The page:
rated and rewarding. Much of the Board's productivity depends on its being assisted by a
Staff Director and Executive Secretaries who are scientifically competent and who are able
to cultivate solid working relationships with all involved parties, synthesize and express
advisory views, represent the Board impressively to the public, and exercise leadership.
Incidentally, to the public the job title "Executive Secretary" fails to connote the
demanding responsibilities these officers fulfill; thought should be given to revising this
The Board and the Agency must ensure that personal career development is
provided for the staff. Staff members who become outdated or "lose touch" with the
technical fields they serve cannot be expected to perform at state-of-the-art levels.
Opportunities and funds should be provided for mid-career re-education and for travel to
important professional conferences. Probably it would be productive if both the SAB Staff
Office and a subcommittee of the Executive Committee (separately and then together)
reviewed the staff career-development needs and opportunities.
9.2 The Board's responsibilities toward the staff. A strong factor in SAB
productivity is staff task-setting. Much of the responsibility for determining the staffs
workload and scheduling resides with the Board. As in all of life, short-term and tangible
demands - such as revising the countless details of committee reports - tend to consume
the staff's efforts, to the exclusion of longer-term task exploration and planning. The
Board should try to be mindful of the staff workload and pacing, and help match work
demands to staff capabilities.
Recommendation on husbandine of staff efforts. Committee chairs and members
should help budget and protect the SAB staff officers' time and efforts. Also they should
encourage their committees' Executive Secretaries, as important parts of their jobs, actively
to pursue liaison with the Agency program and other offices - to cultivate vigorous working
relationships, communicate about issues arising, negotiate expectations for reviews, and

follow through on advice rendered.
In general: These professional-staff jobs are demanding; the staff play essential
roles, and they play them well; everyone concerned should help bolster the staff's work,
and award proper recognition to staff accomplishments.
9.3 Staff Office operations. Without question, the logistical support for the SAB
and its professional staff needs improvement. The Board needs substantial Agency help
with this.
Finding on SAB Staff Office operations. The Subcommittee finds, and has been urge
by many Board members to emphasize, that the clerical and secretarial support services are
very inadequate for handling the relentless SAB office workload of telephoning, planning
meetings, arranging travel, reimbursing expenses, and preparing, revising, logging,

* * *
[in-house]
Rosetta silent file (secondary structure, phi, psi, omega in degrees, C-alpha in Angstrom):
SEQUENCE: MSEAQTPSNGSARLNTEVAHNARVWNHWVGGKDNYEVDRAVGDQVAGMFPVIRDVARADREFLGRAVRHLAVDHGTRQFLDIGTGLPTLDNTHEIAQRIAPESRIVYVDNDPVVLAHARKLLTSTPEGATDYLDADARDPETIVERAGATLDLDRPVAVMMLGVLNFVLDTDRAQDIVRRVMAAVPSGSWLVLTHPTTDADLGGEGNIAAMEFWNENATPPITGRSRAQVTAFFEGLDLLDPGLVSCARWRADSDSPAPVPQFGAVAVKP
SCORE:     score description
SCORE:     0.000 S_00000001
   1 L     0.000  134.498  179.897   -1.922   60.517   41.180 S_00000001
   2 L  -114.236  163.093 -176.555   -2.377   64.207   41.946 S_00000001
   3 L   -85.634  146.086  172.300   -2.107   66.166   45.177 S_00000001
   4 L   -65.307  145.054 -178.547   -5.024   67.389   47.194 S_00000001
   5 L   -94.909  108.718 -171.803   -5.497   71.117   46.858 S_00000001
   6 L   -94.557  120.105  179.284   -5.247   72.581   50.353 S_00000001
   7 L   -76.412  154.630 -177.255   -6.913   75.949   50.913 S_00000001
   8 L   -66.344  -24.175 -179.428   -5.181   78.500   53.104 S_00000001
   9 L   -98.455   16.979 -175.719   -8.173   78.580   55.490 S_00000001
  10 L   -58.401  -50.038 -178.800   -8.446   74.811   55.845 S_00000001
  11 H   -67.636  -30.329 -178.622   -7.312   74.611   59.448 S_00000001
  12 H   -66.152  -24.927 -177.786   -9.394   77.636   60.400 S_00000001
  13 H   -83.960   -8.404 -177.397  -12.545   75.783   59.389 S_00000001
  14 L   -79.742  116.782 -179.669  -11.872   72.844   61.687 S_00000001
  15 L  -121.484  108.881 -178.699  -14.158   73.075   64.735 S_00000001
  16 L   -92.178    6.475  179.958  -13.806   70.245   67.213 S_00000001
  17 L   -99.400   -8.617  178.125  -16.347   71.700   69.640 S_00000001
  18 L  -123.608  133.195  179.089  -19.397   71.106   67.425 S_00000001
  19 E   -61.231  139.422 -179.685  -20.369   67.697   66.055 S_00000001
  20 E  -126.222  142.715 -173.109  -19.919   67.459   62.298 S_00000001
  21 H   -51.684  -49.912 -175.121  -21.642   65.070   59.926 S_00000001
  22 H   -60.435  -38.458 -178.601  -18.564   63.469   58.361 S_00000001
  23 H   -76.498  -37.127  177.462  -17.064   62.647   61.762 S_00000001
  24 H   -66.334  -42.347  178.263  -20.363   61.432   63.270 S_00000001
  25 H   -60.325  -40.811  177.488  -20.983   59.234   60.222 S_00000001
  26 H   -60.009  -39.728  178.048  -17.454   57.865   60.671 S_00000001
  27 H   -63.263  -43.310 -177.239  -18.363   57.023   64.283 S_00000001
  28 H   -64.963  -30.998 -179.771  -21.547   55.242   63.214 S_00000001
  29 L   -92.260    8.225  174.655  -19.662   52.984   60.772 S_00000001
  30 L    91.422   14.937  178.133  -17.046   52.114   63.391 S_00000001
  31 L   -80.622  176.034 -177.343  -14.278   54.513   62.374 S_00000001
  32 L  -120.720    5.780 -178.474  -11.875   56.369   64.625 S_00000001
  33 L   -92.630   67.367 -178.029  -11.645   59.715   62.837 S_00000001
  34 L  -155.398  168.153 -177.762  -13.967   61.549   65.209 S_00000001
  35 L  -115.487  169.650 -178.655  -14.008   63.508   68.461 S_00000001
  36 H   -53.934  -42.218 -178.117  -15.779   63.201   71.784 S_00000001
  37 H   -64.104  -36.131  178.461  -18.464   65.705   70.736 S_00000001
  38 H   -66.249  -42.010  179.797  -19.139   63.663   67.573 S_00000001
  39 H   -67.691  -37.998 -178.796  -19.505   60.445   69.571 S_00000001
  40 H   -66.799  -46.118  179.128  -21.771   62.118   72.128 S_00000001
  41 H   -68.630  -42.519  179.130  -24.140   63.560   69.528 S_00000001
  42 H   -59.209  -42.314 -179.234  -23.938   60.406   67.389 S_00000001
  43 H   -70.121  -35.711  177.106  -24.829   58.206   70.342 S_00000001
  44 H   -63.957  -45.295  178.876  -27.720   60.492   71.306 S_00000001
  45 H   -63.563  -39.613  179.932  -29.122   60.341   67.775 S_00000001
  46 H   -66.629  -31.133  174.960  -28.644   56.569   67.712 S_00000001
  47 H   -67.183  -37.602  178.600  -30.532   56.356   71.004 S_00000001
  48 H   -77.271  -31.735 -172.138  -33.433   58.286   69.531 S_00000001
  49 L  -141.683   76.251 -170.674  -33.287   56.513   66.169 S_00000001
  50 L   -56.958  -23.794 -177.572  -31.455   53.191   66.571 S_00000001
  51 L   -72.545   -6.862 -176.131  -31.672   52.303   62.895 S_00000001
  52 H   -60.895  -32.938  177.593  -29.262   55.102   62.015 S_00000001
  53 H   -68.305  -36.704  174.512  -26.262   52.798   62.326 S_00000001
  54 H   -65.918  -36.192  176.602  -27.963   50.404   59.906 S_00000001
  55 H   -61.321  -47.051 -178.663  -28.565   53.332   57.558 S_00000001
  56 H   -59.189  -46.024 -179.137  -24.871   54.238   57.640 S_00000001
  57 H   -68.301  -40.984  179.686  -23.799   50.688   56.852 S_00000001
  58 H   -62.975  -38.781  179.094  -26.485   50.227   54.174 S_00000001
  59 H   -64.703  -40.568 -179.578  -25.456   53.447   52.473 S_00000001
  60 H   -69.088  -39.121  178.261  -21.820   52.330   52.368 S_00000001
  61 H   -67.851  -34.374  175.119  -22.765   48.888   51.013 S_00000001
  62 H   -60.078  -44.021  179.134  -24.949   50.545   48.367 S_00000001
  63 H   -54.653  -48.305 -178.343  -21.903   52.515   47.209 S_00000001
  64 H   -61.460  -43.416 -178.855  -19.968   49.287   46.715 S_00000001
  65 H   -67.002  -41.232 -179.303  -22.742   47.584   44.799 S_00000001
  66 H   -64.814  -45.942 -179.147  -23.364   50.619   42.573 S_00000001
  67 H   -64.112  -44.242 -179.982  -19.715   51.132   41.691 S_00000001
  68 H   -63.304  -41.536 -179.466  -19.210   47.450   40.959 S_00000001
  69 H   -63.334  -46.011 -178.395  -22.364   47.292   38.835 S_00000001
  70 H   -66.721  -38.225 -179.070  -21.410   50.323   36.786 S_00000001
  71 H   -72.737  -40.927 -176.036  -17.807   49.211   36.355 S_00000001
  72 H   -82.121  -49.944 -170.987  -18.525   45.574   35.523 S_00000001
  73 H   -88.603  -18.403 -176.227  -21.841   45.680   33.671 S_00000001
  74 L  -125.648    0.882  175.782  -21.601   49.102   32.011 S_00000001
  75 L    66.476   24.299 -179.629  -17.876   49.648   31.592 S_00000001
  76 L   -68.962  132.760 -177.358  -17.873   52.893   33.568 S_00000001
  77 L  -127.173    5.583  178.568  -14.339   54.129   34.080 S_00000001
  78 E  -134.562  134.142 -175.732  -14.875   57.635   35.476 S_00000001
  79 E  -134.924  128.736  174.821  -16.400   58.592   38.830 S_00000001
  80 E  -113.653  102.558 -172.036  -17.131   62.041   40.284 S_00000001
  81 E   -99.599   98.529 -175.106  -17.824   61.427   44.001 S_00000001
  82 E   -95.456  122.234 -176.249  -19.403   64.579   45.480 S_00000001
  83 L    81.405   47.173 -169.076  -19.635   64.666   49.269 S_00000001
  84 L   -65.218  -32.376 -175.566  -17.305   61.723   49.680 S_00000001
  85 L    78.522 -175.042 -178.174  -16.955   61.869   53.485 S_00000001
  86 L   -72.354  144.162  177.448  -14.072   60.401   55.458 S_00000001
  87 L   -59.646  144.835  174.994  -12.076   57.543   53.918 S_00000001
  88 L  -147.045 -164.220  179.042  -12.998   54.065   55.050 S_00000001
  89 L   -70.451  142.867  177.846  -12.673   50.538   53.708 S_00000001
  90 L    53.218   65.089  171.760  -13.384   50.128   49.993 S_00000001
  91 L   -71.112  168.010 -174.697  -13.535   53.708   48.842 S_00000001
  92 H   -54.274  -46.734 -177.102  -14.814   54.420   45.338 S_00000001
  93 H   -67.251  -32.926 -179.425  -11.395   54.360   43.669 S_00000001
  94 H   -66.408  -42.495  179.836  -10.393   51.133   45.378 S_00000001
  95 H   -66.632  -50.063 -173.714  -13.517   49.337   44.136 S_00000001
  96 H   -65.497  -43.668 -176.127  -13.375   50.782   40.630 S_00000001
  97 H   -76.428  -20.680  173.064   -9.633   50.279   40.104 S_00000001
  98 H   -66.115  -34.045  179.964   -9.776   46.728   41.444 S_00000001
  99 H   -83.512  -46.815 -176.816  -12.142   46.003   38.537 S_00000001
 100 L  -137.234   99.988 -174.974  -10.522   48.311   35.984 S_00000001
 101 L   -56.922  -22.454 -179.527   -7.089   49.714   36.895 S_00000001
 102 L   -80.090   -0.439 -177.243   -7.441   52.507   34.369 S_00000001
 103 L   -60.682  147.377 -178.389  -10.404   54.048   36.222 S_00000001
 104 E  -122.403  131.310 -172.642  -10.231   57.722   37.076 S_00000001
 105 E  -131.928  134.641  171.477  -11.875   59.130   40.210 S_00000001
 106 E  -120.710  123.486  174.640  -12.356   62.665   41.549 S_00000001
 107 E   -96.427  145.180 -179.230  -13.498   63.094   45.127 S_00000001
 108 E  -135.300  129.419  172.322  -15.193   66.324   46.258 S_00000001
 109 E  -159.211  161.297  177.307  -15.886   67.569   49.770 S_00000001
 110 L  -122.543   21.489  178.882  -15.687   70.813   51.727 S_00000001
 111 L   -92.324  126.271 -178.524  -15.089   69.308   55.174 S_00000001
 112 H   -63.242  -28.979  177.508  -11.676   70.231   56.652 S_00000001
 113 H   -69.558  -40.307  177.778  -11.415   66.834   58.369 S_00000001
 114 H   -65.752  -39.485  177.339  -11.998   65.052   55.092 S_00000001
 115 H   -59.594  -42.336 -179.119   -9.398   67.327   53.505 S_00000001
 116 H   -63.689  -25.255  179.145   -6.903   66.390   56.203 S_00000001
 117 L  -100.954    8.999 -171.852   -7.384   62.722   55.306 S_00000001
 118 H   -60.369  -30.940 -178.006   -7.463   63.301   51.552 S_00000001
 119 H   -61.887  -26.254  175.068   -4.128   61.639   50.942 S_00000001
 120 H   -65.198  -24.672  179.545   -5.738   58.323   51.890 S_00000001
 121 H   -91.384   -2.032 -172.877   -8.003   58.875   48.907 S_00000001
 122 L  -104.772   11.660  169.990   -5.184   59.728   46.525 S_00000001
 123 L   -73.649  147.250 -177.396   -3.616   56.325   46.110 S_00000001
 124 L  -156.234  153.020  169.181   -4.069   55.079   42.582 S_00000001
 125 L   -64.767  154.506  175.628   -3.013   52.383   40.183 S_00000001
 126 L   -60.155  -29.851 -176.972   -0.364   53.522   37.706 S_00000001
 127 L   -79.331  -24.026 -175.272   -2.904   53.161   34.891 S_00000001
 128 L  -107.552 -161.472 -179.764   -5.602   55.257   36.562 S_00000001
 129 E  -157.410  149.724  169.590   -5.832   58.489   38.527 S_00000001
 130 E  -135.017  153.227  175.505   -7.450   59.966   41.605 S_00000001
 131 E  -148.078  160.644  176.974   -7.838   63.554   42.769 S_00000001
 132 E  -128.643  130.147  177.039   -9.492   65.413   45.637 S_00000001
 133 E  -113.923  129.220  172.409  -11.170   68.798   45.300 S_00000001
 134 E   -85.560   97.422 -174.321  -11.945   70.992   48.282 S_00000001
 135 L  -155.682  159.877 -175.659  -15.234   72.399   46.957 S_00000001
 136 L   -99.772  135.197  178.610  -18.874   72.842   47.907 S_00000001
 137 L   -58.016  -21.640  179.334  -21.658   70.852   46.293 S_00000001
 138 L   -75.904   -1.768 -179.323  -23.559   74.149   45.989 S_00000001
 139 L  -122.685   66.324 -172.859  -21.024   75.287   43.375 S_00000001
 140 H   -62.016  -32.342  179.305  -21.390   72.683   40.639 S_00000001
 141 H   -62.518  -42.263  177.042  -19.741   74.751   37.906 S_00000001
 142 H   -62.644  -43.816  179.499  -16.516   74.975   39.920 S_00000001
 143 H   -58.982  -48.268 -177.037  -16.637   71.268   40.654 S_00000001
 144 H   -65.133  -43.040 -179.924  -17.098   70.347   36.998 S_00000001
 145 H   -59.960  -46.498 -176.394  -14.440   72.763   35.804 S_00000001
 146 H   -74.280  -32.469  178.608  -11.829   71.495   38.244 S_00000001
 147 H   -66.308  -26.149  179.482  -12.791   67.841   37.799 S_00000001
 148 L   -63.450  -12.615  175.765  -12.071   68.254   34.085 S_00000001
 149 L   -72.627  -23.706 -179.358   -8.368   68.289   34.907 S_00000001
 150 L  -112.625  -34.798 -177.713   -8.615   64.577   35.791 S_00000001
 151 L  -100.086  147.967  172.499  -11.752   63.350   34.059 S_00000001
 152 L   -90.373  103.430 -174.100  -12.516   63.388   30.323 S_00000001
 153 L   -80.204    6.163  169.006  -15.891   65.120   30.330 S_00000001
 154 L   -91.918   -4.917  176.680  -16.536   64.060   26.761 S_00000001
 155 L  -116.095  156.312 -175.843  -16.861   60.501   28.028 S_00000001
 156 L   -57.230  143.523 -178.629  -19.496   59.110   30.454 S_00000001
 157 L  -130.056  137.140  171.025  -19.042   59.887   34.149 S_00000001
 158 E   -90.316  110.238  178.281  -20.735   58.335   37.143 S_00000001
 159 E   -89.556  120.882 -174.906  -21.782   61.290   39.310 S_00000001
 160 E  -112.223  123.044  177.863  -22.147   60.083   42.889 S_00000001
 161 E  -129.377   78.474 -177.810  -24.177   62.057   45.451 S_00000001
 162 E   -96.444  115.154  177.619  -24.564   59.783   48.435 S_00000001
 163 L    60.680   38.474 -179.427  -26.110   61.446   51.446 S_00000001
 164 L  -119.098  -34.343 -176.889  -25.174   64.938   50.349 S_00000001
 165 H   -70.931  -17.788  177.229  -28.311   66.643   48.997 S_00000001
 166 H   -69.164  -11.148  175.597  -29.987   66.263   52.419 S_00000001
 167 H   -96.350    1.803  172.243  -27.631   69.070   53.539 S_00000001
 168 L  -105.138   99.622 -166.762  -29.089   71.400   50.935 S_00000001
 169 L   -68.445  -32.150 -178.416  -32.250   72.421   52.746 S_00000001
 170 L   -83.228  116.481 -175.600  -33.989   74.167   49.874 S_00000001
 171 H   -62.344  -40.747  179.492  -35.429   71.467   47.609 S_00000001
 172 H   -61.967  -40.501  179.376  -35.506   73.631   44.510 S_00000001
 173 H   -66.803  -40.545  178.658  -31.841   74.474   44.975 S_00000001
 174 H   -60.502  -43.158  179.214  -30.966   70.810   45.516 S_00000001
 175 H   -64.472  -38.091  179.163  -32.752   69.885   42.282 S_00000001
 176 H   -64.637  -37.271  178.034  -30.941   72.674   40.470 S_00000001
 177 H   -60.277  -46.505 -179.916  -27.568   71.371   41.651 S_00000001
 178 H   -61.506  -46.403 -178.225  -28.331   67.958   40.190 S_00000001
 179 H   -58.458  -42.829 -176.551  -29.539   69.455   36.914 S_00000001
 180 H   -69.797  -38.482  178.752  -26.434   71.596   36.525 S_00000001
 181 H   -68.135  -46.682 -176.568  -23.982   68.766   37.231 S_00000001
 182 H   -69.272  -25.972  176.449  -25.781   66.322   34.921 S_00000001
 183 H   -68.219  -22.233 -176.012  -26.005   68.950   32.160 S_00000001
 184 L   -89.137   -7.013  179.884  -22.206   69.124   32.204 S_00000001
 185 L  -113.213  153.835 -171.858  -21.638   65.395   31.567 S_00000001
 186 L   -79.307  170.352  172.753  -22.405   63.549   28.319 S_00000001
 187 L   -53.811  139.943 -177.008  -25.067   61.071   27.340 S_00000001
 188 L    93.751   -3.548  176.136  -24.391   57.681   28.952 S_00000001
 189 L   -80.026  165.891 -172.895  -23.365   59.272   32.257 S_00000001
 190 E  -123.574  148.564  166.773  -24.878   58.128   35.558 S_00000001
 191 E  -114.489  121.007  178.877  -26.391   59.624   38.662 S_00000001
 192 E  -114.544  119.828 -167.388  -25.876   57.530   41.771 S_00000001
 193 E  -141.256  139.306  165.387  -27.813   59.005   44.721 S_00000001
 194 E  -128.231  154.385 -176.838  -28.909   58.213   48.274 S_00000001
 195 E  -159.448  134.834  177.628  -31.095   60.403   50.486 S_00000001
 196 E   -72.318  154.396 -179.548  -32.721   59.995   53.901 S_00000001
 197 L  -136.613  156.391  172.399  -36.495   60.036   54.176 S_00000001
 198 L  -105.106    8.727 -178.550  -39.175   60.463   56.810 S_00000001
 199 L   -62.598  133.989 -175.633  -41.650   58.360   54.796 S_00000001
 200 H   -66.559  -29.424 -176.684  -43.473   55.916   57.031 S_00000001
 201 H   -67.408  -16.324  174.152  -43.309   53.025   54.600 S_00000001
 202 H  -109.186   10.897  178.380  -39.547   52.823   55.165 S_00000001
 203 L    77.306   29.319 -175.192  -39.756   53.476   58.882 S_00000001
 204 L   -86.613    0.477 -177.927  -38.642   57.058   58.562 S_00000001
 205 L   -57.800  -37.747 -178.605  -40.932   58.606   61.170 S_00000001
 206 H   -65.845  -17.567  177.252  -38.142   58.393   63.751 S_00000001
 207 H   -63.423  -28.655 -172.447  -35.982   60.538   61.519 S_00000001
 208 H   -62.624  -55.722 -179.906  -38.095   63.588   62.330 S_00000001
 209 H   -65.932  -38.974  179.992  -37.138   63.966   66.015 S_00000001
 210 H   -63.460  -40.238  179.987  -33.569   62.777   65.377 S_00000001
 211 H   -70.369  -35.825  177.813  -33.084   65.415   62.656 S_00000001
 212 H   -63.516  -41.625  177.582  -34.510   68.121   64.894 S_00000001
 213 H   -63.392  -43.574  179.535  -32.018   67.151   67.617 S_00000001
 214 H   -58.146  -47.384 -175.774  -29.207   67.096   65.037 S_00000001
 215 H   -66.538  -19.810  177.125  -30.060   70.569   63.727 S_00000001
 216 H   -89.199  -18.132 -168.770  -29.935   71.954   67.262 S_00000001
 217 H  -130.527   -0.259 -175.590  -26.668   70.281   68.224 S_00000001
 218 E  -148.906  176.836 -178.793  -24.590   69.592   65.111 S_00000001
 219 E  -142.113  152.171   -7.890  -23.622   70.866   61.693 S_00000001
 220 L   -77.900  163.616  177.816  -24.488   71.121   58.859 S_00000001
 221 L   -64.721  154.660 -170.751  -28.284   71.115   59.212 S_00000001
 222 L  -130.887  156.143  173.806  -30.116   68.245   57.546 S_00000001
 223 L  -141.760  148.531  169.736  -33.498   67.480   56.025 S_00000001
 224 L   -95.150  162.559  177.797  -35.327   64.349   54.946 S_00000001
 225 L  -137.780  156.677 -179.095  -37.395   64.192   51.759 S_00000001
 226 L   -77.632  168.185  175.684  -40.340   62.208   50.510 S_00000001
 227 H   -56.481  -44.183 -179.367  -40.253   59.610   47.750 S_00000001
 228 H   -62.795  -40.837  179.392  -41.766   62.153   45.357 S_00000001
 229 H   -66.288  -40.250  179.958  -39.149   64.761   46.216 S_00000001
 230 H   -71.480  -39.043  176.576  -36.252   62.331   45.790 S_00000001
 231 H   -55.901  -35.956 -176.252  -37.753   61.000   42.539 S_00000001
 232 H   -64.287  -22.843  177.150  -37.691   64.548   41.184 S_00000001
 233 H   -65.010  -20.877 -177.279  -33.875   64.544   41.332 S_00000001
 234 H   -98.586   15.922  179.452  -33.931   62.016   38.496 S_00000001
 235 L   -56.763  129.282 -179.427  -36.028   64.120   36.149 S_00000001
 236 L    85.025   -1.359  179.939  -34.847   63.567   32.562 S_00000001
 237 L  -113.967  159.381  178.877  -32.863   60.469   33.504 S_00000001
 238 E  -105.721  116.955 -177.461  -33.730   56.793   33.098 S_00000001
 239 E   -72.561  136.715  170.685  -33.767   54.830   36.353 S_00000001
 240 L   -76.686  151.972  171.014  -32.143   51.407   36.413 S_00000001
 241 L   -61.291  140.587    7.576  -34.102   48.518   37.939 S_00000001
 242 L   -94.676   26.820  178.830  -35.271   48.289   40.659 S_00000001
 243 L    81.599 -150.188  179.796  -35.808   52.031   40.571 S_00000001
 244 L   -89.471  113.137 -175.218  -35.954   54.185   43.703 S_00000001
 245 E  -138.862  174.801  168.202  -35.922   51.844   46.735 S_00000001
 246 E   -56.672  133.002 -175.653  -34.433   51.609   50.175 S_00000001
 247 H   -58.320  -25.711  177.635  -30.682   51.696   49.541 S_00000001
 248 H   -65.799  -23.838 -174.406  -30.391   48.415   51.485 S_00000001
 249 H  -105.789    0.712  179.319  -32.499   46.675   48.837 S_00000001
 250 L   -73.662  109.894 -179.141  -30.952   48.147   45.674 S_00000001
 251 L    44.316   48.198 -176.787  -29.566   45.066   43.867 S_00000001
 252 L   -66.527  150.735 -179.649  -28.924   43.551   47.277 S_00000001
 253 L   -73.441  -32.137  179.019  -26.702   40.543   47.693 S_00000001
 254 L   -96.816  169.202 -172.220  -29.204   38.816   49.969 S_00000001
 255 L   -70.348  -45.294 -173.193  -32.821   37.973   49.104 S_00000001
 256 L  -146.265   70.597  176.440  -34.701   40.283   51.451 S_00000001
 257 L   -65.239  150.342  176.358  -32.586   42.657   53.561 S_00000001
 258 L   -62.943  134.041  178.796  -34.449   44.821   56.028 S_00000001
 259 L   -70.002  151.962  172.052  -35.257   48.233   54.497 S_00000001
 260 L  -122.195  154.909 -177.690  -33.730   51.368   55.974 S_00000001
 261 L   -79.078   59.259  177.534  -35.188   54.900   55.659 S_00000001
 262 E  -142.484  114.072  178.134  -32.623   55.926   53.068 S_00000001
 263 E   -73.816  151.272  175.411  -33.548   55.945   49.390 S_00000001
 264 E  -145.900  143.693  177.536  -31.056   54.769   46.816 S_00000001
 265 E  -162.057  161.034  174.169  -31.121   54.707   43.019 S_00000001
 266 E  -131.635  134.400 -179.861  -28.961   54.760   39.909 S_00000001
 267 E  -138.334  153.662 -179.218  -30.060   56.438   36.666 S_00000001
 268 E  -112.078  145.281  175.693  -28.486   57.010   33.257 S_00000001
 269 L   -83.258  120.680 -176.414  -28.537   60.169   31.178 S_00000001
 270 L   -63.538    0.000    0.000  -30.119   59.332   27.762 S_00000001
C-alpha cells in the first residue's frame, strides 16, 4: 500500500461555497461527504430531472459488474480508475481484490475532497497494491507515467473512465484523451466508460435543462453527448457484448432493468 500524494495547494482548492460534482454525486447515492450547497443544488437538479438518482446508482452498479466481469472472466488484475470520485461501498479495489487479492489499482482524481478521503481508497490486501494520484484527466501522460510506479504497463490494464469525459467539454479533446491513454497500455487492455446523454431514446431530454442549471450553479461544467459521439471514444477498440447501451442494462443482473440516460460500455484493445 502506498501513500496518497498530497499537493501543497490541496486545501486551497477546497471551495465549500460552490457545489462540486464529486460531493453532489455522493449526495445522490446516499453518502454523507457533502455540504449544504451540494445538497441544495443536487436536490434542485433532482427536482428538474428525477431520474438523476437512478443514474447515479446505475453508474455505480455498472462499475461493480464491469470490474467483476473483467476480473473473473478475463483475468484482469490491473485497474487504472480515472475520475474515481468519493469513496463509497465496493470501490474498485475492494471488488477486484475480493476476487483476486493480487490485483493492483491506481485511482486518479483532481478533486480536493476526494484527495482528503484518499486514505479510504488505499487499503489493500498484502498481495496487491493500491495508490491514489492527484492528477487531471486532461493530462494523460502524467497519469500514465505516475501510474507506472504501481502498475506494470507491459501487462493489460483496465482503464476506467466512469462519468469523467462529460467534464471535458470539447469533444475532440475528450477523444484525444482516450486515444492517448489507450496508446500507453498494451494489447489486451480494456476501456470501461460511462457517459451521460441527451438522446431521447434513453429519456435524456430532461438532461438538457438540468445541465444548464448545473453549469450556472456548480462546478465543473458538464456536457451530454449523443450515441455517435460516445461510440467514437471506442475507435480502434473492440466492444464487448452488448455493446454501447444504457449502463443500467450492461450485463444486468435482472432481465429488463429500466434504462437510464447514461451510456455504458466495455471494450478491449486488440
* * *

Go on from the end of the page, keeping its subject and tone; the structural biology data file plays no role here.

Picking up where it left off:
reproducing, and distributing large volumes of documents. Clerical performance is not
uniformly impressive (grade-level and salary limits may be a problem).
Many of the problems just are the result of overload. In the past few years turnove?
in support staff has been high. The SAB offices chronically have had to work seriously
shorthanded. These deficiencies have unduly held up preparation of Board reports and
impeded other work.
Because the SAB Office is shorthanded and overloaded, it is unable to perform
effectively; morale suffers; overload worsens; performance suffers; personnel
recruitment suffers.... This state of affairs urgently has to be remedied, in part to ease the
burden on staff members who have struggled devotedly to "hold the fort."
Concurrently with the present SAB Subcommittee's review, at the request of the
SAB Staff Director, the EPA Division of Management and Organization and the Office of
the EPA Comptroller are conducting reviews of the SAB Staff Office. Those reviews --
which will audit many aspects of staff recruitment, work roles and workload, office
organization, operating procedures, office facilities, computer efficiency, and budgetary
resources ~ are scheduled to be released to the SAB staff and membership at about the

same time as the present report. This Subcommittee has coordinated with these
complementary reviewers, looks forward to learning their conclusions, and deeply hopes
that these managerial reviews will recommend means for relieving the clerical and other
The SAB's computer capabilities (hardware, software, and training), which can
powerfully assist with report drafting and make up for some of the secretarial
shortcomings, have been less than optimal. Improvements will provide high gains in
productivity at relatively low cost. True systems are needed, not just assorted hardware.
Some upgrading is being pursued now, and the SAB is converting uniformly to the
wordprocessing program "WordPerfect®, Version 5.0." The current expansion of these
capabilities (again, bolstered by the management audit) should be watch sd to see whether it
rectifies the computer inadequacies.
Recommendation on upgrading of SAB Office computer efficiency. The Board should